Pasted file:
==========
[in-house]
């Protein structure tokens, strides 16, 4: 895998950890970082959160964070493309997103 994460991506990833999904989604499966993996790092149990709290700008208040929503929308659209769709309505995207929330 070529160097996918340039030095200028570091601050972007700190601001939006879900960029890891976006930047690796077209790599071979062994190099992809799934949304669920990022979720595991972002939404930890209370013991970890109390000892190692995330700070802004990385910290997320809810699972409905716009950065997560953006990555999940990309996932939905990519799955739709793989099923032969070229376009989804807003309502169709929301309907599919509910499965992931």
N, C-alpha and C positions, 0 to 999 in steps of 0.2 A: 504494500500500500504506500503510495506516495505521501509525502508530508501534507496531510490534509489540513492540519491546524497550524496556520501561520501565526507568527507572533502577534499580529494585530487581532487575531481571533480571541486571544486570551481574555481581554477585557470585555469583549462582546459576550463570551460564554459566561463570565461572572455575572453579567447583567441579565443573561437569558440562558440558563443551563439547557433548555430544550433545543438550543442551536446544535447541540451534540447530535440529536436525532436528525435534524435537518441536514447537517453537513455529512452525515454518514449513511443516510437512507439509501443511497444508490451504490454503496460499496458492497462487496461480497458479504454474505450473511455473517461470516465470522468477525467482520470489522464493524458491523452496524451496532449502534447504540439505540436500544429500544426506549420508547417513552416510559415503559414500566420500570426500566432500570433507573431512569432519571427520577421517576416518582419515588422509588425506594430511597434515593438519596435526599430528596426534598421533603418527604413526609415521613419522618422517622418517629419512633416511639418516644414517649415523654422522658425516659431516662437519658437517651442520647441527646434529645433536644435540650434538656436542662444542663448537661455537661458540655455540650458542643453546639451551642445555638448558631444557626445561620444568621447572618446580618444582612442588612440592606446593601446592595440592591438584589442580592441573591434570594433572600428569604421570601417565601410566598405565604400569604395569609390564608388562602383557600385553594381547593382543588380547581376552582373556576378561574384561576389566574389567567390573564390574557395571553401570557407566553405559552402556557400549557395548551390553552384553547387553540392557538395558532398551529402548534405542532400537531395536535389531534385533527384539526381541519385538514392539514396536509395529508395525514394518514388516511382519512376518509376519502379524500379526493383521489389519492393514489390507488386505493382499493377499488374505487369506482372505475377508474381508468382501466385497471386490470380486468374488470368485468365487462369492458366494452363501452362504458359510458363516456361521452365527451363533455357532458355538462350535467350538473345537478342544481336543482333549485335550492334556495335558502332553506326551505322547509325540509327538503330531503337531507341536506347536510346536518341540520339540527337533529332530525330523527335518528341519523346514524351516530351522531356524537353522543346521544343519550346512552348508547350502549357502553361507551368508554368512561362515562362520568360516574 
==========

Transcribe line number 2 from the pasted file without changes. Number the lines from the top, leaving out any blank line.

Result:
């Protein structure tokens, strides 16, 4: 895998950890970082959160964070493309997103 994460991506990833999904989604499966993996790092149990709290700008208040929503929308659209769709309505995207929330 070529160097996918340039030095200028570091601050972007700190601001939006879900960029890891976006930047690796077209790599071979062994190099992809799934949304669920990022979720595991972002939404930890209370013991970890109390000892190692995330700070802004990385910290997320809810699972409905716009950065997560953006990555999940990309996932939905990519799955739709793989099923032969070229376009989804807003309502169709929301309907599919509910499965992931």